might not have sufficed to squeeze him
into the heavy harness of God,
if it had just been them.
But there was his mother, Kiteora.
She, with such joy, sometimes tearful joy,
would laud Daniels name to her wide circle of friends,
some, not even part of the parish,
some, not even (yet) believers in Gods truth.
She would whisper to them that Daniel was the
great granting God gave to her and her
heavily burdened husband.
And that Daniel would mature into even
greater strength in the Lords work,
perhaps surpassing his fathers renowned,
being called to a higher position among
the Zambian Anglican Church,
even to preach in the great Lusaka cathedral,
to travel to England, to preach, to teach,
Her dreams folded in on themselves with
the heaviness of her hope for her sons success,
so much so that sometimes, the other women
must shepherd her home, she awash in joyous tears,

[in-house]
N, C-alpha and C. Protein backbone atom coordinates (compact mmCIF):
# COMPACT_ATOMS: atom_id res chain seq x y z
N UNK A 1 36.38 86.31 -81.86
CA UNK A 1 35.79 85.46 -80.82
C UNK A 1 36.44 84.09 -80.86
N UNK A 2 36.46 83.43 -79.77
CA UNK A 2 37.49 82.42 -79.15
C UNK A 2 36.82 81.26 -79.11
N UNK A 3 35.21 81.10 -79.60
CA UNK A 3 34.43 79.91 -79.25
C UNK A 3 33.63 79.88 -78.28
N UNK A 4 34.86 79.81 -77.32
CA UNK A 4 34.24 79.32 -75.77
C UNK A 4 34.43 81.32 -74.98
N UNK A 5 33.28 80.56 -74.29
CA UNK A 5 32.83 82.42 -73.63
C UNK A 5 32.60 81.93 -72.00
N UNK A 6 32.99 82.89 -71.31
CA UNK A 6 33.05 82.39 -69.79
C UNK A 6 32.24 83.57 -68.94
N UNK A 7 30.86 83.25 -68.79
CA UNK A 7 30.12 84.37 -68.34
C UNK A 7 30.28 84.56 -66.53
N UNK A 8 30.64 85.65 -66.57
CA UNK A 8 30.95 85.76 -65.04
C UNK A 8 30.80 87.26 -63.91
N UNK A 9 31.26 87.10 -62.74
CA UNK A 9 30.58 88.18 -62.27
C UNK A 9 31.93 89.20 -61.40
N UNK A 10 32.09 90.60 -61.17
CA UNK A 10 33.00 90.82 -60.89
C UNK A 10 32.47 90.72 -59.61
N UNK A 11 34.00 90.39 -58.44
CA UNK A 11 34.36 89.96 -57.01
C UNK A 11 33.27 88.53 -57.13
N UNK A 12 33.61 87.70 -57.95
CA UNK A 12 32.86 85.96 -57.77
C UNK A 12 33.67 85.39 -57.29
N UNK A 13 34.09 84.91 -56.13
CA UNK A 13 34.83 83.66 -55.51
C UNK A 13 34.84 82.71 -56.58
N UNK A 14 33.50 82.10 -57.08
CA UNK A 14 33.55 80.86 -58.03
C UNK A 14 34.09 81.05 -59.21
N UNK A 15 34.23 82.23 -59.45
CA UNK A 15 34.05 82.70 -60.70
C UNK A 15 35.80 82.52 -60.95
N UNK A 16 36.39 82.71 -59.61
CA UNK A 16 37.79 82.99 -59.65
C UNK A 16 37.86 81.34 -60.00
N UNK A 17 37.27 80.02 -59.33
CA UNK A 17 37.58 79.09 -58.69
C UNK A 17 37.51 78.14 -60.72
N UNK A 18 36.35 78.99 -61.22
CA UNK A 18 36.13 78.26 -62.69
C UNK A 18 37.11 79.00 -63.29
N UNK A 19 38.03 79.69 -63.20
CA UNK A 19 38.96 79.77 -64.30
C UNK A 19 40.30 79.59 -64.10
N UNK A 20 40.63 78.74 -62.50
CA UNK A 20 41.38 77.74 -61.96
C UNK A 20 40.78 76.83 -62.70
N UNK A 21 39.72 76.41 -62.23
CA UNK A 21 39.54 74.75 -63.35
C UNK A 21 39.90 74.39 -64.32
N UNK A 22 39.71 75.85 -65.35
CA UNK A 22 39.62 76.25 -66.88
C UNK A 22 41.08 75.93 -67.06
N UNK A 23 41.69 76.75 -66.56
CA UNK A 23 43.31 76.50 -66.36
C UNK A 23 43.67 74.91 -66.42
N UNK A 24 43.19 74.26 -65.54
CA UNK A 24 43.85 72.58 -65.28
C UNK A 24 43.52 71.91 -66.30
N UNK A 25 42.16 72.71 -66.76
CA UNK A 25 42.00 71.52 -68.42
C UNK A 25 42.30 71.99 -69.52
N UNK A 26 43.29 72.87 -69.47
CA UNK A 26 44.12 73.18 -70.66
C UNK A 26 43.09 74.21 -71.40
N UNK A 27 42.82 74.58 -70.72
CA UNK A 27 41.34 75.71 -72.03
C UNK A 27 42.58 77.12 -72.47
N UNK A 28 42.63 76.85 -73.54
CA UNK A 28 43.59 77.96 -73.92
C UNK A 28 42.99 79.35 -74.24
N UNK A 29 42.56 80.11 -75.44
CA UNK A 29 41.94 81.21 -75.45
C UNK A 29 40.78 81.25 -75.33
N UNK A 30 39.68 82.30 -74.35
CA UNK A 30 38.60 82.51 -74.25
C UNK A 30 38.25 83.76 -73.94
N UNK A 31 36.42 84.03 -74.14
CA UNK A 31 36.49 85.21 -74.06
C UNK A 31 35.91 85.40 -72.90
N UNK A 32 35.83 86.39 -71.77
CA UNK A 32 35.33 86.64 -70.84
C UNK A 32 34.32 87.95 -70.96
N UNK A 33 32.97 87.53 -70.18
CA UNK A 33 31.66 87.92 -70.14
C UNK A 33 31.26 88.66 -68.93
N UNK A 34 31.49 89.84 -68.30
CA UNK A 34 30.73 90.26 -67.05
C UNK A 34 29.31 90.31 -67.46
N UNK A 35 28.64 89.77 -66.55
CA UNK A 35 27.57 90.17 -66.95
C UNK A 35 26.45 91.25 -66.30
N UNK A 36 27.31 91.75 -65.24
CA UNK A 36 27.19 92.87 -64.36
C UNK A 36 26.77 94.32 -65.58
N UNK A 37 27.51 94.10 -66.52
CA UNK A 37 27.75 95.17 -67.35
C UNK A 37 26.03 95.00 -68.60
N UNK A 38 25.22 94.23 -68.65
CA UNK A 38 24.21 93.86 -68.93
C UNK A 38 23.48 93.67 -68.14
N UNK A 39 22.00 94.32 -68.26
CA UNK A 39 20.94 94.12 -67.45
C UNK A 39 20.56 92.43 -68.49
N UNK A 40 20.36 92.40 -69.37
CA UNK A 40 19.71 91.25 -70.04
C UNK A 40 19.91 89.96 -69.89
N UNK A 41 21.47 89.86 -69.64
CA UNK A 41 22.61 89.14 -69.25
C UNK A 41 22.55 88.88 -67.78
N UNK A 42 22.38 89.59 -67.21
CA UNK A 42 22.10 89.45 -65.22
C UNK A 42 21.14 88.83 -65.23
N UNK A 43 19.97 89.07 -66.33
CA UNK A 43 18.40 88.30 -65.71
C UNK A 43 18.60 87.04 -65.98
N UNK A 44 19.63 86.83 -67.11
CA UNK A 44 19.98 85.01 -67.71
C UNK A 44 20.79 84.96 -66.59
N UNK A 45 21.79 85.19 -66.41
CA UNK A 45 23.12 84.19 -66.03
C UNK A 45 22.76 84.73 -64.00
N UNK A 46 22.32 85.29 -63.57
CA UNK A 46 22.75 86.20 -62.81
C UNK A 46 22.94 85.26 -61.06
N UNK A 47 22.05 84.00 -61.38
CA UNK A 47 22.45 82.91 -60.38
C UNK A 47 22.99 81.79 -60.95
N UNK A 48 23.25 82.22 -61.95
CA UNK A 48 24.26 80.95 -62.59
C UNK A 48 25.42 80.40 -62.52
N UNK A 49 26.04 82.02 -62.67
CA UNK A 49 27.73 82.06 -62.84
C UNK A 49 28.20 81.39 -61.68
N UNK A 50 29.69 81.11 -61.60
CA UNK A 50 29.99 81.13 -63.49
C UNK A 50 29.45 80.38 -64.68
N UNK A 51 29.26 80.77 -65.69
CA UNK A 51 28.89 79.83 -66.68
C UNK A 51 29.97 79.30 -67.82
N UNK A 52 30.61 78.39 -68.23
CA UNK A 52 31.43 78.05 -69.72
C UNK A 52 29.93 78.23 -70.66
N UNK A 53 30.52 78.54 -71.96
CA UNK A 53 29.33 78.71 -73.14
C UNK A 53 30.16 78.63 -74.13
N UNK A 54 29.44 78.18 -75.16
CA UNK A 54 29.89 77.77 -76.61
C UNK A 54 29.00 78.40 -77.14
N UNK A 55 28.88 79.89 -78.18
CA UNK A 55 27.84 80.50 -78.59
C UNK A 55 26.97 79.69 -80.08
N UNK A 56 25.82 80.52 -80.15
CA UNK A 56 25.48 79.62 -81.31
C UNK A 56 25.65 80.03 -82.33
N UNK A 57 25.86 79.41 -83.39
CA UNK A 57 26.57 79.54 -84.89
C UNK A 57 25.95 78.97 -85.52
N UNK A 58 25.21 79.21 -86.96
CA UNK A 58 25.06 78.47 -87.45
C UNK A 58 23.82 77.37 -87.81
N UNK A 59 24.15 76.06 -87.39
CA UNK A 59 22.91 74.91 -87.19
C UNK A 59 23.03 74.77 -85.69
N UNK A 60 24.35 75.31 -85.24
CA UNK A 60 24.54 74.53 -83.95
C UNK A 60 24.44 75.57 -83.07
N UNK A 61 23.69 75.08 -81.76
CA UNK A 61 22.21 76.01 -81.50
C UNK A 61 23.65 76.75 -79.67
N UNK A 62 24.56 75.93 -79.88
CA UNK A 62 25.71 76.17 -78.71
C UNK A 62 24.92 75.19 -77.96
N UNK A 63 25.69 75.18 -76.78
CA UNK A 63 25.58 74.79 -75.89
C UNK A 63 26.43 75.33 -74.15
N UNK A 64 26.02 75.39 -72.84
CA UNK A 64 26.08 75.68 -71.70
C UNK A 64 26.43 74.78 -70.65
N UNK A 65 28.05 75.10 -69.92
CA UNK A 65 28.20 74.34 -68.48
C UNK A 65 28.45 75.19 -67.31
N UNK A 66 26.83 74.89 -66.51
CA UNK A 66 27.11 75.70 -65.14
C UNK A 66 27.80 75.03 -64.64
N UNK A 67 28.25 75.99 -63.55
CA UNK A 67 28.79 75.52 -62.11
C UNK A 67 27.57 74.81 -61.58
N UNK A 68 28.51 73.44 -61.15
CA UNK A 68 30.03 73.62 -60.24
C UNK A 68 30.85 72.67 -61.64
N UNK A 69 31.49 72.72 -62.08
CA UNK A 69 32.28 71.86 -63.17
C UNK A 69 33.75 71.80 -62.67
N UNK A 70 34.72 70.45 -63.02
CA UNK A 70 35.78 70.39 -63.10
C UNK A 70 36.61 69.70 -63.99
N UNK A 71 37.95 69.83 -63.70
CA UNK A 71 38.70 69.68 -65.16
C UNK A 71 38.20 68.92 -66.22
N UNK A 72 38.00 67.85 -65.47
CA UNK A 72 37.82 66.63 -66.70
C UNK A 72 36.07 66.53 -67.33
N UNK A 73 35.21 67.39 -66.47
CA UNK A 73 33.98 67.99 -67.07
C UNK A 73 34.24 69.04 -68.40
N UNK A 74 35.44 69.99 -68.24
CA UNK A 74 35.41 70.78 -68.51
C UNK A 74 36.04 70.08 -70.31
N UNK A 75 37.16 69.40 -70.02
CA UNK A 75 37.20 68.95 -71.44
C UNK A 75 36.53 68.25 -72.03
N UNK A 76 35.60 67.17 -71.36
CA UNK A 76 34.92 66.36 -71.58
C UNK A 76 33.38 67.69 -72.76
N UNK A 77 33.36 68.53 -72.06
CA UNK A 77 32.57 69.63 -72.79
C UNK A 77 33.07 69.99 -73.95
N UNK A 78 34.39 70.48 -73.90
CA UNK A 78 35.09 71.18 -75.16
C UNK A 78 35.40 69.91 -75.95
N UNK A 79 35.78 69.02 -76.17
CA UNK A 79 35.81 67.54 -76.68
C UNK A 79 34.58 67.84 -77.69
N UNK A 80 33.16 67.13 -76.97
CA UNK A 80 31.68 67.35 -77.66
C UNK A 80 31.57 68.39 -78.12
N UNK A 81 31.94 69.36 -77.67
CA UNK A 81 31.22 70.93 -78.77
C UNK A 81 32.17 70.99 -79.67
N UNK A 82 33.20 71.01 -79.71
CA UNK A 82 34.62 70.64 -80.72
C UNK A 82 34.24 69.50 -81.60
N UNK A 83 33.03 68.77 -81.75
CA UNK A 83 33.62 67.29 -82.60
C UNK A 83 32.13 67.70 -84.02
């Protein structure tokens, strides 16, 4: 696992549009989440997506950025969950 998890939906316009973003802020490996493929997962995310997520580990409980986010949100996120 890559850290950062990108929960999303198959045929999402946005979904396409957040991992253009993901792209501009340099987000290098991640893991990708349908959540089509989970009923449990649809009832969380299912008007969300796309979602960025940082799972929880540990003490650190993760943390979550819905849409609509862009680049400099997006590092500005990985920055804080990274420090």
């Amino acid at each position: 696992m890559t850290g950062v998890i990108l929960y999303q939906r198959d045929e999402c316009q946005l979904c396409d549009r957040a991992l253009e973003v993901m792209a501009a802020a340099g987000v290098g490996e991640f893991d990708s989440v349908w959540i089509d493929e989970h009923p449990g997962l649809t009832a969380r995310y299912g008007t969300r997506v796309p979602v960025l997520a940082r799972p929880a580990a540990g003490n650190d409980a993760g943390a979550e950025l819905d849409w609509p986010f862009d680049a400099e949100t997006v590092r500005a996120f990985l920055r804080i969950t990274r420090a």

short of breath, unable to take another step unless
aided by her Christian sisters,
who would sit her down, cook the supper,
place it before the Reverend and his son
and the nearly prostrate mother,
while the six younger children stared in awe at the
focus of this intense adulation,
their suffocating eldest brother, Daniel.
And even this extra weight of hope might
have been borne by Daniels will,
(had he been conscious of his reluctance).
But then, there was Thandi Onani, his Love,
who had no unfulfilled expectations left,
for all had been met in Daniel.
Her life path had led her to him and was, thus,
cleared of any obstacles to her future happiness.
She would love him, and he, her.
She would aid him in his work and
rise with him up through the ranks of the ministry.
Their many children would enjoy the fruits
of their parents love:
a stable home; never hungry as she had once been;
schools open to them for an education that had never been
granted to her for her gender and her genteel,
never-the-less, real poverty.
Thandi had aimed herself at Daniel,
going so far as to come to his home
and declare herself to Kiteora,
sweetly but firmly,
to be Daniels future wife,
then taking all his black suits,
blue and black ruffs and white collars
home with her to wash and press,
starched to the stiffness of iron armor
for his battles against Satan’s forces.
Thandi was beautiful, pious, well brought up
for the life of a humble Christian wife and helpmate.